style typical of the late Ming period.
Daybeds of 'recessed-leg' style were also typical of the late Ming period, including both those of round-leg style as well a those with
mitered bridle joints and legs shaped with flanges.
Being relatively lightweight, the daybed was well-suited for impromptu gatherings, and was often arranged with other furnishings on
a terrace or in the garden where fresh air and natural impressions could be enjoyed.
In a makeshift study arranged on a garden terrace, the daybed served as a place for quiet relaxation and contemplative meditation or
as a platform from which to engage in lofty conversation. Such tented arrangements also provided a comfortable place to sleep
during the hot summers nights.
The refined gentleman also found idle pleasure playing the Qin while seated upon a daybed arranged in a garden pavilion.
Writing in the early 17th century, Wen Zhenheng recommended a simple daybed (Ta) for a gentleman's sleeping quarters; his
suggested arrangement—with a couple of stools and a small table set to the side—corresponds closely to scene painted by Qiu
Ying some 50 years earlier.
Therein, a gentleman relaxes leisurely upon on a Simianping daybed, and while reclining against a backrest, looks out upon an
enclosed private garden.
Although the use was similar to the daybed, the couch bed (Chuang, Luohan Chuang) is distinguished by railings, which render it as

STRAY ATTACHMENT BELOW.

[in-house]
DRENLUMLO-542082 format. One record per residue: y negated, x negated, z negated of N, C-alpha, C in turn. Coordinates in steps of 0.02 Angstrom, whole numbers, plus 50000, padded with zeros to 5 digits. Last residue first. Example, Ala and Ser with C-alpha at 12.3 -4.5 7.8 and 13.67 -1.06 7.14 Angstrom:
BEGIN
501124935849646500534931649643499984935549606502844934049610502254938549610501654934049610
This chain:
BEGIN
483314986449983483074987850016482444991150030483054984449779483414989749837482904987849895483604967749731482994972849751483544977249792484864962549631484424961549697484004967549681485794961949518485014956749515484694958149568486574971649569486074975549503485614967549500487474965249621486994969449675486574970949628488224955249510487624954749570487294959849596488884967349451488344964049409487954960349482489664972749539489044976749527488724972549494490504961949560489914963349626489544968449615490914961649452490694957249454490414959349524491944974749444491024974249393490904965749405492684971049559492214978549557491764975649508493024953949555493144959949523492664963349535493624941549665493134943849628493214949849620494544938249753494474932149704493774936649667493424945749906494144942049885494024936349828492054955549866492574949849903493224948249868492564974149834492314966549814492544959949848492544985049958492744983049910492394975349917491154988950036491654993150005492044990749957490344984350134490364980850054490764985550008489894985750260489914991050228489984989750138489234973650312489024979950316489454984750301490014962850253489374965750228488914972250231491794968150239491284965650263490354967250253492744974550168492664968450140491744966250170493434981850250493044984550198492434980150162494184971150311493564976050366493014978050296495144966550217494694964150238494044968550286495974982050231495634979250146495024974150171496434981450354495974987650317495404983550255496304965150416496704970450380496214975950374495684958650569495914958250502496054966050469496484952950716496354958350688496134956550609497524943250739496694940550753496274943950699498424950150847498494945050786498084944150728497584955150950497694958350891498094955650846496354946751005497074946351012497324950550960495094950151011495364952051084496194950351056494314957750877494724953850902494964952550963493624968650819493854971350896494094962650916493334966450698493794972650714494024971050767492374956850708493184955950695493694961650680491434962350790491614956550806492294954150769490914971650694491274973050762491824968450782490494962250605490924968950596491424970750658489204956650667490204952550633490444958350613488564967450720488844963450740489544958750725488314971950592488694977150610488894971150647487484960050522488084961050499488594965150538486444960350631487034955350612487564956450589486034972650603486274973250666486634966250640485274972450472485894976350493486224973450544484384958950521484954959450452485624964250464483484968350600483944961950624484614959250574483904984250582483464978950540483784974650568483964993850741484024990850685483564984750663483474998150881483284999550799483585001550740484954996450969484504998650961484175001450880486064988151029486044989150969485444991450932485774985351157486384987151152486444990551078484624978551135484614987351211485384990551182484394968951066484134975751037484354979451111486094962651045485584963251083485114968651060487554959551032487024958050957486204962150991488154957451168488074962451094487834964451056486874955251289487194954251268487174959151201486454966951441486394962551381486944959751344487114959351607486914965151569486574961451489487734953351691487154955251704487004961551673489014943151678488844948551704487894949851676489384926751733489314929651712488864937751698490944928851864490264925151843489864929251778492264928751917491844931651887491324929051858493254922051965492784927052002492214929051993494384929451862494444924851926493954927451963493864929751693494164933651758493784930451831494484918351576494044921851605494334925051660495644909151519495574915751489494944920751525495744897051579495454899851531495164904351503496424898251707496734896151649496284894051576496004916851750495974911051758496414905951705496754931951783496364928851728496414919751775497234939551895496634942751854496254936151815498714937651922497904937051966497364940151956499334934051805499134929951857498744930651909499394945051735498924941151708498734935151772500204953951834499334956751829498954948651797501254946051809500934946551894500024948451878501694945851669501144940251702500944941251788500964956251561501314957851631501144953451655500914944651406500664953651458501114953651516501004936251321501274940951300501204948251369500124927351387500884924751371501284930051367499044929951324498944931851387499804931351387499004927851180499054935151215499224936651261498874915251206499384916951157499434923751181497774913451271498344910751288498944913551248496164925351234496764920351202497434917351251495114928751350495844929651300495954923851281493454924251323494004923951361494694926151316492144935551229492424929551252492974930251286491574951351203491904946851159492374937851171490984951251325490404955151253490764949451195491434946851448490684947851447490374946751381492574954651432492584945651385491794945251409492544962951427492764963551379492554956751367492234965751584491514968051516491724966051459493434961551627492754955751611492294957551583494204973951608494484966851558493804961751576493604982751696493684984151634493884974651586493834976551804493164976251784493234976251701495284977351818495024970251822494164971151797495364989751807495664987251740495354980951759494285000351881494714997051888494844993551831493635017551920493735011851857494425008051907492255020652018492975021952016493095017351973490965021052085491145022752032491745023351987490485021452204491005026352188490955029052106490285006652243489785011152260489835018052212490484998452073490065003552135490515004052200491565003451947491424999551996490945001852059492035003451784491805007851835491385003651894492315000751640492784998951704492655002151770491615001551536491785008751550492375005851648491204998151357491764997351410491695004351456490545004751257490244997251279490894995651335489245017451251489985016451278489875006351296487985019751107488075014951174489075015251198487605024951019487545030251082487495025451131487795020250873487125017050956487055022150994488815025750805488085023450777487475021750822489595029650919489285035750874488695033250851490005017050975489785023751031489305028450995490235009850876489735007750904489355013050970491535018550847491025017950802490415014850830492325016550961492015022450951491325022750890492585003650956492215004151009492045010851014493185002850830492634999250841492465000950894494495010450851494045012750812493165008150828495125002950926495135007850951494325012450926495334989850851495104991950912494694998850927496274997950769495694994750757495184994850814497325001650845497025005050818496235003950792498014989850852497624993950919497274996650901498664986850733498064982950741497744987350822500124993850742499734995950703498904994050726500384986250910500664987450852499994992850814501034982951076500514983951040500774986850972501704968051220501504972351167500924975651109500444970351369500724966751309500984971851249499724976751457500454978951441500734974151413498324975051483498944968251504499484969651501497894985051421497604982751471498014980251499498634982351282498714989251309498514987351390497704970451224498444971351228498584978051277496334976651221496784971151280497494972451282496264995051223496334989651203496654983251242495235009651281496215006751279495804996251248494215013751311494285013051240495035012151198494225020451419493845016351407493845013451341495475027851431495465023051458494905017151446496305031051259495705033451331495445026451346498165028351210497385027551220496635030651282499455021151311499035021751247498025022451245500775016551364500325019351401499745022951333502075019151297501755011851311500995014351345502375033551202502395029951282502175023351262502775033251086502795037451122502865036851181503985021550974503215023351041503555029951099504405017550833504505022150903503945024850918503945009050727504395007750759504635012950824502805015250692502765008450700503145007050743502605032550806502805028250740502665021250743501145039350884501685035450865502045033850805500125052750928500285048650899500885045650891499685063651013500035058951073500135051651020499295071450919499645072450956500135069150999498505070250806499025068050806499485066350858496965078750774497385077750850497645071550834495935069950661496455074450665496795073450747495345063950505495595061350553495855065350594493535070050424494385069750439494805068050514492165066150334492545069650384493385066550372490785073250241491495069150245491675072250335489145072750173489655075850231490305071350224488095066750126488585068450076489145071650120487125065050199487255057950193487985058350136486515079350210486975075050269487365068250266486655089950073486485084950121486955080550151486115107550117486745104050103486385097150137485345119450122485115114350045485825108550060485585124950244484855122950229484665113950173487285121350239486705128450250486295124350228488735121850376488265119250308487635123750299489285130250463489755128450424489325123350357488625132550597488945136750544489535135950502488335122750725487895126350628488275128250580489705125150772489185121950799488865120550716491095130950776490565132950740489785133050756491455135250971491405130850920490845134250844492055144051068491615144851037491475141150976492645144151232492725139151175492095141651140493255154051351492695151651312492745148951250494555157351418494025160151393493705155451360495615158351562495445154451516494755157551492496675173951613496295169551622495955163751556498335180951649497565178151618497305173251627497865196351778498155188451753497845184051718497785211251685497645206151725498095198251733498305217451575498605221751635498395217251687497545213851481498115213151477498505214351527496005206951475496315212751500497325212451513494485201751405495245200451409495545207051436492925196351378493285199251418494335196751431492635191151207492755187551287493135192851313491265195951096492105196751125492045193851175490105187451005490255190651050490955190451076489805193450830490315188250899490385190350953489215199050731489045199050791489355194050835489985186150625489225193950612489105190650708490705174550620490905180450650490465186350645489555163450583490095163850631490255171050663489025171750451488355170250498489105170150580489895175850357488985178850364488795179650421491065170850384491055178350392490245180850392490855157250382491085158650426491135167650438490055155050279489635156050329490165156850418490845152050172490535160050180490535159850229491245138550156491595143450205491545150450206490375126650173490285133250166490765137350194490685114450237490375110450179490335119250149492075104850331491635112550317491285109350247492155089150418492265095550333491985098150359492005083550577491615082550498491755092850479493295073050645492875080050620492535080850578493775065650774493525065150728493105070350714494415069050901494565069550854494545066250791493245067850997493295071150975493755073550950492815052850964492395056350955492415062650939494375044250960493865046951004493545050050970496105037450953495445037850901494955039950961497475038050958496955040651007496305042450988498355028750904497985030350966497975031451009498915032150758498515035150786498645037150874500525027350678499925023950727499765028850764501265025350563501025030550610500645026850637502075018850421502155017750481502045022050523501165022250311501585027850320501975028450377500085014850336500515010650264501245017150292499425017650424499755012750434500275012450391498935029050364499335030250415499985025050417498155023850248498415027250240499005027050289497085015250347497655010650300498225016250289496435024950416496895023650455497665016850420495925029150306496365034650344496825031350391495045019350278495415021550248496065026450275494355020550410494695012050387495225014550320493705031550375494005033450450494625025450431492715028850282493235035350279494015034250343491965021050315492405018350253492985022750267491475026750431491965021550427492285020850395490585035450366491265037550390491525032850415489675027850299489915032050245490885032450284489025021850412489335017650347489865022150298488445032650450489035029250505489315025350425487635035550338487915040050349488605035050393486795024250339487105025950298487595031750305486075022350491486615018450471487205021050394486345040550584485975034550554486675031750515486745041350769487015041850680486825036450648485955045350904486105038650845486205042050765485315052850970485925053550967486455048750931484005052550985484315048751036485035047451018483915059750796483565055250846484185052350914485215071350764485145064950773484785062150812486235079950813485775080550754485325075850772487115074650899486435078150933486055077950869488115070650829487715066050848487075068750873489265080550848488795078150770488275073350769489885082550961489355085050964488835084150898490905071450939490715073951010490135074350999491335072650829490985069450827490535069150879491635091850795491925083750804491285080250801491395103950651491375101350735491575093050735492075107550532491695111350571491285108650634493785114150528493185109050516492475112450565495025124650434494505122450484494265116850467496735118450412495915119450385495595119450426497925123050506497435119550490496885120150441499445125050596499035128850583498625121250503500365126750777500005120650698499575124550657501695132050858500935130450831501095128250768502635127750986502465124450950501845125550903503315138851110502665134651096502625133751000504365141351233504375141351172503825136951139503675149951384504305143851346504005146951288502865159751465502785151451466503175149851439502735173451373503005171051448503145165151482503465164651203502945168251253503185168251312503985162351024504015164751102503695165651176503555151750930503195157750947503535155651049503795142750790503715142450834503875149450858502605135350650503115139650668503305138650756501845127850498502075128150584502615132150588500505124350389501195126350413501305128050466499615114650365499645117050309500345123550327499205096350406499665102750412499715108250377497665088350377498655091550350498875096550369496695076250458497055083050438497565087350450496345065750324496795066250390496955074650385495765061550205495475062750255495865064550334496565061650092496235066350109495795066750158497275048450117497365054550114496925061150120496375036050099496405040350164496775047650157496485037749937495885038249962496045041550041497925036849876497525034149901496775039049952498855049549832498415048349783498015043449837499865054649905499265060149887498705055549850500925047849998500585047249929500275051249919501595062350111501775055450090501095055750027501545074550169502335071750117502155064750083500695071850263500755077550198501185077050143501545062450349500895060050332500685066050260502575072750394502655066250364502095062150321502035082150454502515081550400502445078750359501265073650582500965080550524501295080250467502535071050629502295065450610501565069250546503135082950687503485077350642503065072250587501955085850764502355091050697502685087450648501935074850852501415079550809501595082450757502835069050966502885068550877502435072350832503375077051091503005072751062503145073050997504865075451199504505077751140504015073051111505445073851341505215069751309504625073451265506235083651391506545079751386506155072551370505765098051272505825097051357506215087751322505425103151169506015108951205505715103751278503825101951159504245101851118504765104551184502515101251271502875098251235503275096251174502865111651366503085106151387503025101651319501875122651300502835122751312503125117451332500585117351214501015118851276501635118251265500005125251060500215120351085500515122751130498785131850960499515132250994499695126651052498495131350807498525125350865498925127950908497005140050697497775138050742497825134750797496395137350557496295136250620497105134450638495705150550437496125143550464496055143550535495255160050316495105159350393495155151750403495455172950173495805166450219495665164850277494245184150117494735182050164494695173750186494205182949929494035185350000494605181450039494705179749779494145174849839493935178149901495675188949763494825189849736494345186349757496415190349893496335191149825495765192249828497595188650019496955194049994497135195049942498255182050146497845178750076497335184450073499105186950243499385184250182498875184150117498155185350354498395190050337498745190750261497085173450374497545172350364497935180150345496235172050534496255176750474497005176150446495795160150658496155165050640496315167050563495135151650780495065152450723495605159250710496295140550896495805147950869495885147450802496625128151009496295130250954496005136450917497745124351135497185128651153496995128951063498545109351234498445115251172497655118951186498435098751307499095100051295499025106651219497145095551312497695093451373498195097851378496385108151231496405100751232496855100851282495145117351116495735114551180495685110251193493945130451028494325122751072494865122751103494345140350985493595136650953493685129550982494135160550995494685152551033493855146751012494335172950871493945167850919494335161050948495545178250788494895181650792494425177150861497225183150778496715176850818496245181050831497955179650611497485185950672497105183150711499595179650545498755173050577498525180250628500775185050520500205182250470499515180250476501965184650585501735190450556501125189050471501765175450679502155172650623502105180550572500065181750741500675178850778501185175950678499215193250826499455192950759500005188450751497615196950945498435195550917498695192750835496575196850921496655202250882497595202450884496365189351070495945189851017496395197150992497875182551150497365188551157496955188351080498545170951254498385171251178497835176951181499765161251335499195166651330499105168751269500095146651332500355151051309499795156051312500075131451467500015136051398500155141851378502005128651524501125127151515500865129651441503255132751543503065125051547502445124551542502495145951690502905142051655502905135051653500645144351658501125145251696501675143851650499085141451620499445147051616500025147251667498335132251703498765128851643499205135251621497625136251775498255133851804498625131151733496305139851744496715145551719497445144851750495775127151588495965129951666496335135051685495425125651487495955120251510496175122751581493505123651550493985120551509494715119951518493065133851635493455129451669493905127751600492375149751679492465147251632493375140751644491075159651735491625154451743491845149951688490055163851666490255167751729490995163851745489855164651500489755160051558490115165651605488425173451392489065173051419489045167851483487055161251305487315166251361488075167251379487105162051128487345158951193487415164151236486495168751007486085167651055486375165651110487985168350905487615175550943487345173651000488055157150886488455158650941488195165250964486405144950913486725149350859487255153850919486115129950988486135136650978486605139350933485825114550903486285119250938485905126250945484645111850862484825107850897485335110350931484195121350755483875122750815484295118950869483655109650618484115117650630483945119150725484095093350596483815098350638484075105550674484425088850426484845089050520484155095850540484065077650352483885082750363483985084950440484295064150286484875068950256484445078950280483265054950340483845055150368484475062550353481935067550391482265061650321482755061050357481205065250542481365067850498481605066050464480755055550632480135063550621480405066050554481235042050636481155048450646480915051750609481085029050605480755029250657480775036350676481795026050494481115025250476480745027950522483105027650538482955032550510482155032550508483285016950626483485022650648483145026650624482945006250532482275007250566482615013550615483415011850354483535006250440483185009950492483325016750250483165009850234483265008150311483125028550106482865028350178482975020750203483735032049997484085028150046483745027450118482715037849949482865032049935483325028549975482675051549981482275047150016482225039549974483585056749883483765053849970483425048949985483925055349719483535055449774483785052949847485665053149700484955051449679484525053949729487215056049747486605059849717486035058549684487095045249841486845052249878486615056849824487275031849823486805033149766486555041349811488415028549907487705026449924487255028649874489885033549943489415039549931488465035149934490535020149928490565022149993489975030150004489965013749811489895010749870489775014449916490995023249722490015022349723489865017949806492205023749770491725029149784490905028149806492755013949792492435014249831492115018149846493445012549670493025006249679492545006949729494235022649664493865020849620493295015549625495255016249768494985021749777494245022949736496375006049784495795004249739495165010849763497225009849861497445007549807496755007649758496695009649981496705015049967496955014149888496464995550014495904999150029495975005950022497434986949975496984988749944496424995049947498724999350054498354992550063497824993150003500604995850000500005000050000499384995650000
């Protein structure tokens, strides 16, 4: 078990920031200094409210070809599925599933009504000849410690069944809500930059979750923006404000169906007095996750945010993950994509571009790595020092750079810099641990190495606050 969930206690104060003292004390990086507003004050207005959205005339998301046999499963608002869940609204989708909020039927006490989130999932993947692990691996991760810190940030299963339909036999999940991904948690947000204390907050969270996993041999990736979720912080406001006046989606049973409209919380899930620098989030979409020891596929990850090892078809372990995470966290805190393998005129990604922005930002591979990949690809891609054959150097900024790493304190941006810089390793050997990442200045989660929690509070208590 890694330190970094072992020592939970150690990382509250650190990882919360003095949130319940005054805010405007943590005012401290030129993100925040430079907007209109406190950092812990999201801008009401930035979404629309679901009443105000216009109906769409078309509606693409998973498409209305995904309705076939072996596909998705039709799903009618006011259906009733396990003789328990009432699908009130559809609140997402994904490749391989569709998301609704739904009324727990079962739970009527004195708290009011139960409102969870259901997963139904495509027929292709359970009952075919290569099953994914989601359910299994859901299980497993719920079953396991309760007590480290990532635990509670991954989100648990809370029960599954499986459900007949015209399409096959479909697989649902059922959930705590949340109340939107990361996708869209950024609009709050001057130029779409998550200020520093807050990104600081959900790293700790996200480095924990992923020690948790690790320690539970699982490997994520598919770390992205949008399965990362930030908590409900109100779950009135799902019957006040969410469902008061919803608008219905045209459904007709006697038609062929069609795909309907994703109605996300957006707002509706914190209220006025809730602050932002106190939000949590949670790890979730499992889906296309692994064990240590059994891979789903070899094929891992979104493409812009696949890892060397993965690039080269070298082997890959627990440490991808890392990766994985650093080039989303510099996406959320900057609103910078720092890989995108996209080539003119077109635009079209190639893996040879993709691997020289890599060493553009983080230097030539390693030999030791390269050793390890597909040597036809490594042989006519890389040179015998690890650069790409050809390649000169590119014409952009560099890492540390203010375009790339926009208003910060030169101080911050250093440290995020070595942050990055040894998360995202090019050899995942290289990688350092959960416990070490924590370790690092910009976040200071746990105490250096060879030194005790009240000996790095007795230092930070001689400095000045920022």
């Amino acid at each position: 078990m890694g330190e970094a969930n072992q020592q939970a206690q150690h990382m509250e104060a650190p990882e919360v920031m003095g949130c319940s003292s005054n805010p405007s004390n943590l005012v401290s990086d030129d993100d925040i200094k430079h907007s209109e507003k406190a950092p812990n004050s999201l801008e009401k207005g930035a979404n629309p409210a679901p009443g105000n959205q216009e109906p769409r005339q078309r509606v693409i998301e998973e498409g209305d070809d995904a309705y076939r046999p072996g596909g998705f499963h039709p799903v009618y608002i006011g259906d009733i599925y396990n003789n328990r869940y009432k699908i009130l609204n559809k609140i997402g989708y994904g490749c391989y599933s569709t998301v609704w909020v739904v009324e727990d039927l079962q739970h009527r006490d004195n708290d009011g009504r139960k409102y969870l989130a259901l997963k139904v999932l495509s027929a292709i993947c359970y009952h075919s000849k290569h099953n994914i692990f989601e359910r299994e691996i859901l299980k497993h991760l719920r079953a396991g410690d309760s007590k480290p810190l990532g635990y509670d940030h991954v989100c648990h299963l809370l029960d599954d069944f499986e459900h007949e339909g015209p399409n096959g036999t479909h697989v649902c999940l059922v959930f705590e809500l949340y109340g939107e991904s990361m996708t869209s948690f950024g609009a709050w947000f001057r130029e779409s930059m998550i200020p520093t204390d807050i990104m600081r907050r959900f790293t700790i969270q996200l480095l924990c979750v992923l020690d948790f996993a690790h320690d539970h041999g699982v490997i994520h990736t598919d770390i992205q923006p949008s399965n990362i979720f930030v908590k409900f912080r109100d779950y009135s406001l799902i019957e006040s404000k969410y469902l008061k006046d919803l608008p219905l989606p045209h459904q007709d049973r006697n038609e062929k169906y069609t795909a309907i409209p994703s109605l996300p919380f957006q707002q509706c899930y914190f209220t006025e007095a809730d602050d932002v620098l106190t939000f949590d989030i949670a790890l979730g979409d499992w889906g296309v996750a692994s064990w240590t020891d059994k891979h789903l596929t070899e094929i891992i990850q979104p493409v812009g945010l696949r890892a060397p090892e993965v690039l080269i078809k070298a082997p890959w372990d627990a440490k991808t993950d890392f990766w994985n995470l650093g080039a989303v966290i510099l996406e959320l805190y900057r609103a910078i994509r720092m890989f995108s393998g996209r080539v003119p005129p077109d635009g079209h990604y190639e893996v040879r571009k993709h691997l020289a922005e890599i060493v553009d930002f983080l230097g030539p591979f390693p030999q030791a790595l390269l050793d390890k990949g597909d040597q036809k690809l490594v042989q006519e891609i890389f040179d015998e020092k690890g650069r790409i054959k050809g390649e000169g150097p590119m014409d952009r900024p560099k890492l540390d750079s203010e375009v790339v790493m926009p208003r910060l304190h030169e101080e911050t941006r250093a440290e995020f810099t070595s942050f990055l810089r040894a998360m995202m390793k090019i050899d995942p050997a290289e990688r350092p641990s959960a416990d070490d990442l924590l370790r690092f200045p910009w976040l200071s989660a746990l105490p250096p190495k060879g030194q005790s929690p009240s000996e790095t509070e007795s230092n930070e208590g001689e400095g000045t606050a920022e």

a more formal piece of furniture. The development of railings may be related with the early placement of screen panels around the
back and sides of the platform, which enhanced the sitter as well as provided privacy and protection from drafts.
This practice gradually gave rise to decorative railings attached to the seat frame of the platform.
By the Ming dynasty, the box-style platform had developed into the more sophisticated open-structured, corner-leg form.
Railings were made in various styles; those configured as throne-like stepped panels are evident from the early Ming period. Literary
references also record use of decorative stone for couch bed railings during this time.
Railings were frequently decorated with carving, inlays, or painted lacquer. By the late Ming period, advanced joinery techniques
permitted the abandonment of the reinforcing floor stretcher.
Contemporary to the fashion for hardwood furniture during the late Ming and Qing dynasties, the couch bed was frequently made with
plain solid panels of naturally figured wood or with intricate lattice patterns displaying auspicious wanzi, jingzi, or 'carpenter's square'
Bamboo was also a favorite material of construction for couch beds—especially the prized speckled bamboo.
Couch beds contrived from roots also appeared during the late Ming and Qing dynasties, at a time when Daoist traditions—
expressed through rusticity and humble natural materials—became fashionable for those with leisurely lifestyles.
The platform bed was naturally extended with surrounding screen panels or tented awnings to provide nighttime enclosure. The
canopy bed is thus characterized by a super structure fitted to the top of the bed, which was enclosed with panels and/or hung with
draperies. This room within a room provided private space that was further insulated from drafty quarters.